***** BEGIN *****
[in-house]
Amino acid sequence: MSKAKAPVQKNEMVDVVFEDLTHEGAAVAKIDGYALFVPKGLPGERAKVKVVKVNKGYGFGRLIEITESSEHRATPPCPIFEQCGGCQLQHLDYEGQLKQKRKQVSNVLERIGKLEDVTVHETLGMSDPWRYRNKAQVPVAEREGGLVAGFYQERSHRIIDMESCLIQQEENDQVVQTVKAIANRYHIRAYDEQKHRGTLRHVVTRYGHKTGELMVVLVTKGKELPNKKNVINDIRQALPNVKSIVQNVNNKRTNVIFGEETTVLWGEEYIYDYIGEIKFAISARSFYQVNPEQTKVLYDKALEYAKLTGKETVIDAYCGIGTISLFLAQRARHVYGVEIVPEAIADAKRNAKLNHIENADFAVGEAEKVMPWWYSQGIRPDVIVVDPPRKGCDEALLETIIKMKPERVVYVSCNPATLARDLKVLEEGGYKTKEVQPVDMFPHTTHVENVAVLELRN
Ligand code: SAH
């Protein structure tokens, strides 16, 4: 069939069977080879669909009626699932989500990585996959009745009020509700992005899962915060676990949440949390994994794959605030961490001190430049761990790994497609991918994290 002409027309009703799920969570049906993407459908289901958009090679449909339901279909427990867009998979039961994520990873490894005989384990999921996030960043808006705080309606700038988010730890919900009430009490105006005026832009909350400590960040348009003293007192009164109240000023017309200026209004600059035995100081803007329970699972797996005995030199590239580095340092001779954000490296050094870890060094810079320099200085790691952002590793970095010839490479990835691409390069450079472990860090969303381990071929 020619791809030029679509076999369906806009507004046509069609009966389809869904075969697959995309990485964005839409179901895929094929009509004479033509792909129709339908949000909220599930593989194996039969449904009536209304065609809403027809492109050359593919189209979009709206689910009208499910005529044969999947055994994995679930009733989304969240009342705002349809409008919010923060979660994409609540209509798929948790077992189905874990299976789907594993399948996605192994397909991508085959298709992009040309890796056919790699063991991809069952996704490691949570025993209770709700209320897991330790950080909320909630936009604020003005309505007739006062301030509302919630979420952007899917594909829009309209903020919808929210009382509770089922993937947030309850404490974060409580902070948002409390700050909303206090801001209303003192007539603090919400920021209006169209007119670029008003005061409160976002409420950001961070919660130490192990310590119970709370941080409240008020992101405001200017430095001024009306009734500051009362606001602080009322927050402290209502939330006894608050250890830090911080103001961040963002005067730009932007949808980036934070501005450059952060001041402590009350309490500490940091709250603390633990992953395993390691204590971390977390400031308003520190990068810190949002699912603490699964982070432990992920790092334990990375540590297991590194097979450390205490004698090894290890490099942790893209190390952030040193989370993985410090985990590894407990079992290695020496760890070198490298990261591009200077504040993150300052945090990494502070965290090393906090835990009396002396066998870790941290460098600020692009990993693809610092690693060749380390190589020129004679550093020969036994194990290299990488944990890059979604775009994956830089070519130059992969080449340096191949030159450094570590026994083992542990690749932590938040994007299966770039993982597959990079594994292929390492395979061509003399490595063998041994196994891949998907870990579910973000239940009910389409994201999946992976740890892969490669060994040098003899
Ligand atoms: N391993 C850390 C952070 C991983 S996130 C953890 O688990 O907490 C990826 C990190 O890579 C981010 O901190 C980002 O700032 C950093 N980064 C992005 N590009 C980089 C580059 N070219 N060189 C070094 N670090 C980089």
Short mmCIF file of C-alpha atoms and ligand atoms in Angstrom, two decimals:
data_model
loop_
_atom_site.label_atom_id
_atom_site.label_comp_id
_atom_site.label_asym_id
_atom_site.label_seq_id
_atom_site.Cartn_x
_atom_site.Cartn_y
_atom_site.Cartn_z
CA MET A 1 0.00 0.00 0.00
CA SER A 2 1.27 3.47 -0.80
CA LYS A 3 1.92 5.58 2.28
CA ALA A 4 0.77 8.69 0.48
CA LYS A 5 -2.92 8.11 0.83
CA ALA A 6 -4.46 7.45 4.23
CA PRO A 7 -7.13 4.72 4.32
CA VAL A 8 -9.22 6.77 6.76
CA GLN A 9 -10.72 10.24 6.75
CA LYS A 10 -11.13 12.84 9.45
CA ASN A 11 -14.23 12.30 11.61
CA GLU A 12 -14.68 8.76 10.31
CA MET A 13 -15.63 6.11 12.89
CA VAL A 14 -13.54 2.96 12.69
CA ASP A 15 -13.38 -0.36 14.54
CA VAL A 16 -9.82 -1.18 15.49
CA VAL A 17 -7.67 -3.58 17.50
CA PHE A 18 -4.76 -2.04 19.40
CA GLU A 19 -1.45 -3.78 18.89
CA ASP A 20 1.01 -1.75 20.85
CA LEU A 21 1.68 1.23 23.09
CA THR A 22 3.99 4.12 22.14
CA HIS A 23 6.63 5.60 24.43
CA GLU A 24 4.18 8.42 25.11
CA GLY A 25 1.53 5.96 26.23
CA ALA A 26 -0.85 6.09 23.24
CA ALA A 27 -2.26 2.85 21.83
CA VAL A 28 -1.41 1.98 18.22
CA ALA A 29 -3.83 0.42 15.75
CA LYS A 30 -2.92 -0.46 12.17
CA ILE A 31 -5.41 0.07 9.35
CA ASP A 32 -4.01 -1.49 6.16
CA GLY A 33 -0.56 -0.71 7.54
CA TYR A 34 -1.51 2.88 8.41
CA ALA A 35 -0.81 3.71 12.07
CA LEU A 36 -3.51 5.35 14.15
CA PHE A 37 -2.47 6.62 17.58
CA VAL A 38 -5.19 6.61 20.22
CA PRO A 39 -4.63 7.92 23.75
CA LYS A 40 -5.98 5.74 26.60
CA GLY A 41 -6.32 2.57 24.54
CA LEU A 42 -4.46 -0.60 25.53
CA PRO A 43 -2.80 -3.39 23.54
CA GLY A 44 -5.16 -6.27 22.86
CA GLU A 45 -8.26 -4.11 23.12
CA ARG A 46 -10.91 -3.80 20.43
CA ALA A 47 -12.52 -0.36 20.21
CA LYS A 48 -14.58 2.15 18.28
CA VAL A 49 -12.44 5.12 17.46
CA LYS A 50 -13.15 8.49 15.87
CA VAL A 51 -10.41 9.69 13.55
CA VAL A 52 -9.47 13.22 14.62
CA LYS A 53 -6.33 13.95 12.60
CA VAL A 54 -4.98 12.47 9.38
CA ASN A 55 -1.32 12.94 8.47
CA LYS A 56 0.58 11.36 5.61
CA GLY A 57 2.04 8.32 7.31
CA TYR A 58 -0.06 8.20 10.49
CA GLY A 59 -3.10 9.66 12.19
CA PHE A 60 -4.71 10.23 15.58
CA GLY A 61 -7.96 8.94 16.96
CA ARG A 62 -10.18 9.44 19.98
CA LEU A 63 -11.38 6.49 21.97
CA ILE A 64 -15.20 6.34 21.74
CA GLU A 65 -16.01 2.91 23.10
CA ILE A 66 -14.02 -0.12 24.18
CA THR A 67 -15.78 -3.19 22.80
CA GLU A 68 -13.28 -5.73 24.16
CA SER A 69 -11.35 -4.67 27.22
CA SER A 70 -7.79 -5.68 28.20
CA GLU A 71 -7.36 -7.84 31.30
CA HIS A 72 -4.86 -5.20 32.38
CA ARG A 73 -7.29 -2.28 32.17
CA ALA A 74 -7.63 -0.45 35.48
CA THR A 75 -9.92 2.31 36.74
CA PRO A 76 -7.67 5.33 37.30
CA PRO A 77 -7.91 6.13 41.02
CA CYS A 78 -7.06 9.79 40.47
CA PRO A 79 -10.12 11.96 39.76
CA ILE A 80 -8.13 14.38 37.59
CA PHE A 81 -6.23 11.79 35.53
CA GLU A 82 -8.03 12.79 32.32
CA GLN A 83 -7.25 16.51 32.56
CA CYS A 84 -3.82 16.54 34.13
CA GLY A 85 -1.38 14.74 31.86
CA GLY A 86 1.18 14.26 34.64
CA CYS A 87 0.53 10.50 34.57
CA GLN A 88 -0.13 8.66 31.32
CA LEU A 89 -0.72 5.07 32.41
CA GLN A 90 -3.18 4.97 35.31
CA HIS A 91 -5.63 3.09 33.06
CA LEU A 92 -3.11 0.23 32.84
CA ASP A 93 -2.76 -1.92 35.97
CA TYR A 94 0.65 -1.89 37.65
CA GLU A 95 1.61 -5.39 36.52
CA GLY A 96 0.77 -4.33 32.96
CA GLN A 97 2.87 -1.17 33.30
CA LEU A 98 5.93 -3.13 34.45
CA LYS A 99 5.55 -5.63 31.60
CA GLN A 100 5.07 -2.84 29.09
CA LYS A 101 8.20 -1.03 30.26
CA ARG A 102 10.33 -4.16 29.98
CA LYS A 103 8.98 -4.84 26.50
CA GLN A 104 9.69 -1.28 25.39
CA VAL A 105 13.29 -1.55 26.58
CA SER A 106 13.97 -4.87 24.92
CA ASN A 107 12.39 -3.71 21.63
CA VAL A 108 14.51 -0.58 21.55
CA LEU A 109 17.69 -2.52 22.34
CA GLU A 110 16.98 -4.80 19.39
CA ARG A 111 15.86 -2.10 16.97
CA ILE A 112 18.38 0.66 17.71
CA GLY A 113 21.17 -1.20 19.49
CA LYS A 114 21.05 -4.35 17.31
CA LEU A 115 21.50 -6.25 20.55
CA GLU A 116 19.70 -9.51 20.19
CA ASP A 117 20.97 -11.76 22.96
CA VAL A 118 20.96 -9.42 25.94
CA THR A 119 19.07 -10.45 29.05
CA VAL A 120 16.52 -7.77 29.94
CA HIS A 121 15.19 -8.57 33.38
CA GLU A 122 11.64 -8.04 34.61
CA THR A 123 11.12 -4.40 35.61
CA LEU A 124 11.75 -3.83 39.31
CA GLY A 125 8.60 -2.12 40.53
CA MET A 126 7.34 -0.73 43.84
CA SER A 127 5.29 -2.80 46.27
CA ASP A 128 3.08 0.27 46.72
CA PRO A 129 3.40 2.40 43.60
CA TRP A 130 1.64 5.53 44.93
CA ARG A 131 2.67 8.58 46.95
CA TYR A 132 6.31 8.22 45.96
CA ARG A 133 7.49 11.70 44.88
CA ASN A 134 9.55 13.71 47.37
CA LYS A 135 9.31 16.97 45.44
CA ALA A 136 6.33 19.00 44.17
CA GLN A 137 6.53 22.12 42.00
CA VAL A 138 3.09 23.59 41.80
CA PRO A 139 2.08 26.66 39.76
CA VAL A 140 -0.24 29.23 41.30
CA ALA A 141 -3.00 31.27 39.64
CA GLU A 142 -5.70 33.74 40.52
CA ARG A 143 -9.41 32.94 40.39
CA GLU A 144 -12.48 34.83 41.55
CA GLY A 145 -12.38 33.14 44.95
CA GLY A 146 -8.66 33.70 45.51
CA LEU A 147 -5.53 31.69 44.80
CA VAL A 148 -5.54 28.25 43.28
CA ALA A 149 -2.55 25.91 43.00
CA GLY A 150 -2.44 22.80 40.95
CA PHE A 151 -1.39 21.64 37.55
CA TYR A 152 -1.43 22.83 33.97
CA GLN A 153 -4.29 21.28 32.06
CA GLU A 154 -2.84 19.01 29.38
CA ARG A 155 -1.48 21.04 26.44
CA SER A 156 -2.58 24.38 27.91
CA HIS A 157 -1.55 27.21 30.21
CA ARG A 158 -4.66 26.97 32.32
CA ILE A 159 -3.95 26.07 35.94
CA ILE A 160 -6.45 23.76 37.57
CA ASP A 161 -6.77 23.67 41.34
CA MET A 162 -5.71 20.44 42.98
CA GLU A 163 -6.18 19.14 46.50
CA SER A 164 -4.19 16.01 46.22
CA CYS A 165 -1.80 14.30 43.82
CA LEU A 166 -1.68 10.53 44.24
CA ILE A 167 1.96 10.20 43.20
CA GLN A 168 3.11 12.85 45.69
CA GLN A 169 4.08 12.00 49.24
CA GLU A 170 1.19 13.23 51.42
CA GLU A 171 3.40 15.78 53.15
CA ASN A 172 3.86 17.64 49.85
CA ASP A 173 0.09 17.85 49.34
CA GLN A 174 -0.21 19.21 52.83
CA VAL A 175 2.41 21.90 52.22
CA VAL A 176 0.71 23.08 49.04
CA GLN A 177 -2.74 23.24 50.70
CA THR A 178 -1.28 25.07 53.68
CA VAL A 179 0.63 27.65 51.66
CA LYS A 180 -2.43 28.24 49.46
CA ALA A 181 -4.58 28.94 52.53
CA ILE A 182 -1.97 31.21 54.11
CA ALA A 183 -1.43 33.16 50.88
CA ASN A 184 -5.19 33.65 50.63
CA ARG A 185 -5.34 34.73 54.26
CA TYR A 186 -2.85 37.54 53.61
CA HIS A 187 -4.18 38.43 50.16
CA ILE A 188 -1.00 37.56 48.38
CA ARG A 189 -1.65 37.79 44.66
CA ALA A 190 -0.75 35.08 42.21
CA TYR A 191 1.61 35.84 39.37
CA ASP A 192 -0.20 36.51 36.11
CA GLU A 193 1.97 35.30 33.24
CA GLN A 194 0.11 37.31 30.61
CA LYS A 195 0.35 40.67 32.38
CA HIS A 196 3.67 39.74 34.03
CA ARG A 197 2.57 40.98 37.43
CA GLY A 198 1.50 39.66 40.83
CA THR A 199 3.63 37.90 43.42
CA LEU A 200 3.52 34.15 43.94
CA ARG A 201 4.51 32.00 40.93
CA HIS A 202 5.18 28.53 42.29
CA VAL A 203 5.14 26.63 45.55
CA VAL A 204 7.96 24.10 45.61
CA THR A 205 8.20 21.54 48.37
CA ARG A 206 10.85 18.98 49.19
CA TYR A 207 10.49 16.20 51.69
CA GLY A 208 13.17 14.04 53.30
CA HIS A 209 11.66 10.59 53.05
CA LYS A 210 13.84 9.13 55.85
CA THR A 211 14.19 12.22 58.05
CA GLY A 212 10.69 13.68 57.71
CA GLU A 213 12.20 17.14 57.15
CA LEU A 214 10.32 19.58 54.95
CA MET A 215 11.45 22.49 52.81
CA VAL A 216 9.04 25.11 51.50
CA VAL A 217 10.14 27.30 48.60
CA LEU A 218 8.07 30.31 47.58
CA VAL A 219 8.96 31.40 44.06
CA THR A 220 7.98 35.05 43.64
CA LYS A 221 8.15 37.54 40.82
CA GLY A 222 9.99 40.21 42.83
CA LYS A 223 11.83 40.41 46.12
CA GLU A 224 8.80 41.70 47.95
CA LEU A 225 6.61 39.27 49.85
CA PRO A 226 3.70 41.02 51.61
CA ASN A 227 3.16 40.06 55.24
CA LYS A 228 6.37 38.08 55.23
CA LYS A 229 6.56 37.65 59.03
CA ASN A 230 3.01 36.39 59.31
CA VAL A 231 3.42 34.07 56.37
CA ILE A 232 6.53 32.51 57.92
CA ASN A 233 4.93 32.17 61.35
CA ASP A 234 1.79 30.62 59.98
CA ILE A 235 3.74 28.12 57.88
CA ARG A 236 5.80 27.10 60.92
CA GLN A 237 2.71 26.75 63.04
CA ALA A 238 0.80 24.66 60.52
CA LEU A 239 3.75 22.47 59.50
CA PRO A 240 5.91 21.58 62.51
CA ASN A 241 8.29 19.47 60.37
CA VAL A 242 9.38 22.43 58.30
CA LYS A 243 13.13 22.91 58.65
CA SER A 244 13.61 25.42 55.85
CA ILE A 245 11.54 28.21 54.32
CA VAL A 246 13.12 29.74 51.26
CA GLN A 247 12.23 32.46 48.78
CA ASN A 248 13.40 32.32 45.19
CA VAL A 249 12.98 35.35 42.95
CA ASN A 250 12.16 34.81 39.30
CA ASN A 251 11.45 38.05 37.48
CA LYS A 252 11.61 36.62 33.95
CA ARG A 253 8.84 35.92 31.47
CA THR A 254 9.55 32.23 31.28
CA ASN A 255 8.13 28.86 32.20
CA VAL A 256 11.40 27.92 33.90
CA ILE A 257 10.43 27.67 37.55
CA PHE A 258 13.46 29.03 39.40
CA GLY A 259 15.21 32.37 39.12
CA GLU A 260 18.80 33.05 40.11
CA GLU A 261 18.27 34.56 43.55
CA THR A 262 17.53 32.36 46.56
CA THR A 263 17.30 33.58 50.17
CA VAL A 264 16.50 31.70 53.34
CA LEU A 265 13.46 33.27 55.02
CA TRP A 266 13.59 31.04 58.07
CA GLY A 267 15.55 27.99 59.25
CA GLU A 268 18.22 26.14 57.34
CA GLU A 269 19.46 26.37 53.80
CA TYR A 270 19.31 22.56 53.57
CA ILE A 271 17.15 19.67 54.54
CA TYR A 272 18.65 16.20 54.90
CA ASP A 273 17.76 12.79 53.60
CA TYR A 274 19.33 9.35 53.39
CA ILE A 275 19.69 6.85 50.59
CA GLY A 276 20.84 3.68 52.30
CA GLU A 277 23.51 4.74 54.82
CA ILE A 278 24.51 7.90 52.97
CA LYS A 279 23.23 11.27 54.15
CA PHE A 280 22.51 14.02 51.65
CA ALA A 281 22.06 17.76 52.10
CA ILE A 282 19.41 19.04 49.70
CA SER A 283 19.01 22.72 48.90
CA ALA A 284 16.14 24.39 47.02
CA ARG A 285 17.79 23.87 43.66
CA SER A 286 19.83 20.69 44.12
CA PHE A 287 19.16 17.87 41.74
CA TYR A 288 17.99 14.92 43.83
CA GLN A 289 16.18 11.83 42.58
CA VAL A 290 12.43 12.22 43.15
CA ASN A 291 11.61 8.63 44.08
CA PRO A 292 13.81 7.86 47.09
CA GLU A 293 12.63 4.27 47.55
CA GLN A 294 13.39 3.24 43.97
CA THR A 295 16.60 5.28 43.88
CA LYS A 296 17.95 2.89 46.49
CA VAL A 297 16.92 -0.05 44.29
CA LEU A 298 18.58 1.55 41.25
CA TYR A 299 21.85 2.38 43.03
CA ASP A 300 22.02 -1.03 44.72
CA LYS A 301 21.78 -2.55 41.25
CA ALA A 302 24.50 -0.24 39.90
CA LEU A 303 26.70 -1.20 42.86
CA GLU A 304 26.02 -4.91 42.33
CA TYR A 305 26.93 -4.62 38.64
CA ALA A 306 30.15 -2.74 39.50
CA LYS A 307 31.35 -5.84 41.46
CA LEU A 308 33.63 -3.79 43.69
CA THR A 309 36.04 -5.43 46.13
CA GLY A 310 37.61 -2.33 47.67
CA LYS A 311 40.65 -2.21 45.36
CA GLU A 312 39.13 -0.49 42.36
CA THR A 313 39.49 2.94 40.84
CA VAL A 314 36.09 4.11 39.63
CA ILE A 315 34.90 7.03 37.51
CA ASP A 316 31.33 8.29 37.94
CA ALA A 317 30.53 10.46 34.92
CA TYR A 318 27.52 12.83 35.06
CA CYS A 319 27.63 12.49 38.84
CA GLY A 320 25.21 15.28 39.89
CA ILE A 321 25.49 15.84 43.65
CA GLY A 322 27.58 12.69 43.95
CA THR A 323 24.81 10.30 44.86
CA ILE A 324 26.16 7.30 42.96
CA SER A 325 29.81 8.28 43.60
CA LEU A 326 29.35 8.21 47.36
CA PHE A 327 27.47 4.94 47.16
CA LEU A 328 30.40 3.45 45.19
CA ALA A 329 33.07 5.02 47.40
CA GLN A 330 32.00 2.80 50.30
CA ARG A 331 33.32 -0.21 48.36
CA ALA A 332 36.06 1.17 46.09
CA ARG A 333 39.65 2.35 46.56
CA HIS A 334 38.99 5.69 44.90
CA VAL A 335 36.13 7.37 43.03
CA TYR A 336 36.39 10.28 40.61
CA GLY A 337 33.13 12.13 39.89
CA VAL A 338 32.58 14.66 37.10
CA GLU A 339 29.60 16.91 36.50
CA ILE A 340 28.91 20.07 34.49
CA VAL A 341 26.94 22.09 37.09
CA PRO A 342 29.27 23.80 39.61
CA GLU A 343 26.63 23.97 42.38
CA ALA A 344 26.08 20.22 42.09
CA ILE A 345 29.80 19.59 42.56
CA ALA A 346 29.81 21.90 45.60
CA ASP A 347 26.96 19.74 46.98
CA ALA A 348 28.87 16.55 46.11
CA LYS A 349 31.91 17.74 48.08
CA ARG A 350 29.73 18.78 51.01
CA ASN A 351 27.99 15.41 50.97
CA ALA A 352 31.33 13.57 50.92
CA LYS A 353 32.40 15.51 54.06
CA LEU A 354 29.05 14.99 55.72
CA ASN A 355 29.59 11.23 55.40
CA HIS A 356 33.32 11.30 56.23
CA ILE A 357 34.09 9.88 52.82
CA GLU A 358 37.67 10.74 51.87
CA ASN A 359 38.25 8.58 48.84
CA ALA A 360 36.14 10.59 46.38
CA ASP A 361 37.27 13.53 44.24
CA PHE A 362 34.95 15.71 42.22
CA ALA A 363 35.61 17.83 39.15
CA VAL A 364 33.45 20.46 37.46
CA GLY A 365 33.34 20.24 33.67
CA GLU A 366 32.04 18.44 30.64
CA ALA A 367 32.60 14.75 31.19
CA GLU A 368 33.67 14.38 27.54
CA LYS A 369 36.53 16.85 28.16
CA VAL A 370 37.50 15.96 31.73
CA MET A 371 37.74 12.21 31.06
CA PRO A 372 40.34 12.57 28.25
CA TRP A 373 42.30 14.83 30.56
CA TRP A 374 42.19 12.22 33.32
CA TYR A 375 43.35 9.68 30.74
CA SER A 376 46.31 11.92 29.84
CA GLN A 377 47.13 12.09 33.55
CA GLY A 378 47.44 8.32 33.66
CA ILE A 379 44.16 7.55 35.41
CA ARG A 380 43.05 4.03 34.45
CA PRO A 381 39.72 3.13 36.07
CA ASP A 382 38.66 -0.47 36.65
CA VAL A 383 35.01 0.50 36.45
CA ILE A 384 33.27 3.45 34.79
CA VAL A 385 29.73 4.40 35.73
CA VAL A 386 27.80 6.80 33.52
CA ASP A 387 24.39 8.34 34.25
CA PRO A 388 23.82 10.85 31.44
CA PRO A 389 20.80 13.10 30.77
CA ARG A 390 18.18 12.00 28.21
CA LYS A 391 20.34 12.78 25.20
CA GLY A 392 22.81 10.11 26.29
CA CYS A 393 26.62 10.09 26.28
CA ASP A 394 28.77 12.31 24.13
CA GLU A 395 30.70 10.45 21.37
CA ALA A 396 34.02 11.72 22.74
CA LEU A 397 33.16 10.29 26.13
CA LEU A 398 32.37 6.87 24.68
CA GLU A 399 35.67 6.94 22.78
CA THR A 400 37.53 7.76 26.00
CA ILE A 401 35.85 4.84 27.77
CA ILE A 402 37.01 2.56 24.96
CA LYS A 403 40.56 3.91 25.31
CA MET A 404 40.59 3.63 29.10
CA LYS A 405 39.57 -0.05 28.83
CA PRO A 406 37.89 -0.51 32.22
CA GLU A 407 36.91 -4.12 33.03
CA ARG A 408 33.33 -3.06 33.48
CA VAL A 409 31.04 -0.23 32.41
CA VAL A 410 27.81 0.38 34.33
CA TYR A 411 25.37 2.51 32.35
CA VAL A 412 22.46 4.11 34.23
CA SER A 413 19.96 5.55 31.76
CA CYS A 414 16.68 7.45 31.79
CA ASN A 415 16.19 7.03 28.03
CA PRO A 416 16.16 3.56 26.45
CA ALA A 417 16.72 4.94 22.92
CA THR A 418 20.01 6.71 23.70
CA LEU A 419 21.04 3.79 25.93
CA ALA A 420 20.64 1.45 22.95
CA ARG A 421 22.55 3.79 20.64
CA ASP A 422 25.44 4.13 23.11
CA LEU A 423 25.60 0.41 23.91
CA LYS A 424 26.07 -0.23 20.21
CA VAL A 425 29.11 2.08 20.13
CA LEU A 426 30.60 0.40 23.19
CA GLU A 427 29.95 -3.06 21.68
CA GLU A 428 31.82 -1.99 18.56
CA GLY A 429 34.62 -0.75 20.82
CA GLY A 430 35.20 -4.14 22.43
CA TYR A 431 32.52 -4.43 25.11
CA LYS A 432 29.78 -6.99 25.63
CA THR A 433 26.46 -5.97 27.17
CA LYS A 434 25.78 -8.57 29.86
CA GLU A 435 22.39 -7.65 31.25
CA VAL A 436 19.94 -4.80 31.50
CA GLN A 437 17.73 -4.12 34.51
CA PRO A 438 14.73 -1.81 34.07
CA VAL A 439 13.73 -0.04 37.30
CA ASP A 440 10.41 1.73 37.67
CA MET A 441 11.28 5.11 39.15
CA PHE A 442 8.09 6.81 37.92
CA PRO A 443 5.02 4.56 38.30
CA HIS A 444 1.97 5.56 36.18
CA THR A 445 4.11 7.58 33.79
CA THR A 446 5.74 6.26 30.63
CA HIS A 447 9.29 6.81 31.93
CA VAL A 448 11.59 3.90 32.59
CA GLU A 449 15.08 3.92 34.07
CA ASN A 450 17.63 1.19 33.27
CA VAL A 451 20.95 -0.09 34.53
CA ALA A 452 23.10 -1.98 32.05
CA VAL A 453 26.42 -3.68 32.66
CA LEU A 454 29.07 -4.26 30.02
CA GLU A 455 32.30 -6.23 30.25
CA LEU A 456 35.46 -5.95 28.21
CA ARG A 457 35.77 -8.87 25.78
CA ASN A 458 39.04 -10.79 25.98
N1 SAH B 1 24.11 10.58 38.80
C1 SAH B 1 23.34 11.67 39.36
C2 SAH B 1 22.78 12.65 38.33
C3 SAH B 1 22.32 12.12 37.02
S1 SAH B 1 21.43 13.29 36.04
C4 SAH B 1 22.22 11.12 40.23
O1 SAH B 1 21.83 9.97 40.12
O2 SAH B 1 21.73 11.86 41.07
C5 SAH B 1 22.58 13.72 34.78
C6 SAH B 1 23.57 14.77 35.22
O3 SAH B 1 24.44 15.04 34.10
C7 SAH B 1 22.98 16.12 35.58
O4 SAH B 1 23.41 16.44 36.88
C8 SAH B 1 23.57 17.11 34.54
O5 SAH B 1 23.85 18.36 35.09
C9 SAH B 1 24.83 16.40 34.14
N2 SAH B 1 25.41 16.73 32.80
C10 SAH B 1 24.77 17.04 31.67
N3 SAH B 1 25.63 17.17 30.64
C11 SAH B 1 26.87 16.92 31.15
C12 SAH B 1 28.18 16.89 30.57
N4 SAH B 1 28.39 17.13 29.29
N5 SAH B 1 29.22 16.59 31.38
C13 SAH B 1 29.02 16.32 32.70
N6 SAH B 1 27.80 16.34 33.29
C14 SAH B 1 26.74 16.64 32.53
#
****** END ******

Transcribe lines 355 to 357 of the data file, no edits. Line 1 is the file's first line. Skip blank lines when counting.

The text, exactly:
CA ILE A 340 28.91 20.07 34.49
CA VAL A 341 26.94 22.09 37.09
CA PRO A 342 29.27 23.80 39.61